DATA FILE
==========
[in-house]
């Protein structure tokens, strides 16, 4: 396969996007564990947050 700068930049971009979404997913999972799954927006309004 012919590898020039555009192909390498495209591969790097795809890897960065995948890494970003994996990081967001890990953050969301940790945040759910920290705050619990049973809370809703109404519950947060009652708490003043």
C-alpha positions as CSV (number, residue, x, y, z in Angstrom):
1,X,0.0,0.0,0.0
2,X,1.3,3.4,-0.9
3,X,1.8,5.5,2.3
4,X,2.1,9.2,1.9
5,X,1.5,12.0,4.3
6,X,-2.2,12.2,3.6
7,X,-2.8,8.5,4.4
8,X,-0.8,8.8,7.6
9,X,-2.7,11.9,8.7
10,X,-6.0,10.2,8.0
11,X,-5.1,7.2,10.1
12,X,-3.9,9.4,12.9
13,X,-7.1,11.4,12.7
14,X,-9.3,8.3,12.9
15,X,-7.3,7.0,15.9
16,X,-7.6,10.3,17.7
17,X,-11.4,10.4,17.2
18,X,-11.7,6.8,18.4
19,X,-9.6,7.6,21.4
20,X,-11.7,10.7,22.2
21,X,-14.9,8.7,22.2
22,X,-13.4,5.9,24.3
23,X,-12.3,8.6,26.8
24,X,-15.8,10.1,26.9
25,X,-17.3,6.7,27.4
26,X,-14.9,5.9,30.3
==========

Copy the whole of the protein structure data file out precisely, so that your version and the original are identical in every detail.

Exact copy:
[in-house]
């Protein structure tokens, strides 16, 4: 396969996007564990947050 700068930049971009979404997913999972799954927006309004 012919590898020039555009192909390498495209591969790097795809890897960065995948890494970003994996990081967001890990953050969301940790945040759910920290705050619990049973809370809703109404519950947060009652708490003043």
C-alpha positions as CSV (number, residue, x, y, z in Angstrom):
1,X,0.0,0.0,0.0
2,X,1.3,3.4,-0.9
3,X,1.8,5.5,2.3
4,X,2.1,9.2,1.9
5,X,1.5,12.0,4.3
6,X,-2.2,12.2,3.6
7,X,-2.8,8.5,4.4
8,X,-0.8,8.8,7.6
9,X,-2.7,11.9,8.7
10,X,-6.0,10.2,8.0
11,X,-5.1,7.2,10.1
12,X,-3.9,9.4,12.9
13,X,-7.1,11.4,12.7
14,X,-9.3,8.3,12.9
15,X,-7.3,7.0,15.9
16,X,-7.6,10.3,17.7
17,X,-11.4,10.4,17.2
18,X,-11.7,6.8,18.4
19,X,-9.6,7.6,21.4
20,X,-11.7,10.7,22.2
21,X,-14.9,8.7,22.2
22,X,-13.4,5.9,24.3
23,X,-12.3,8.6,26.8
24,X,-15.8,10.1,26.9
25,X,-17.3,6.7,27.4
26,X,-14.9,5.9,30.3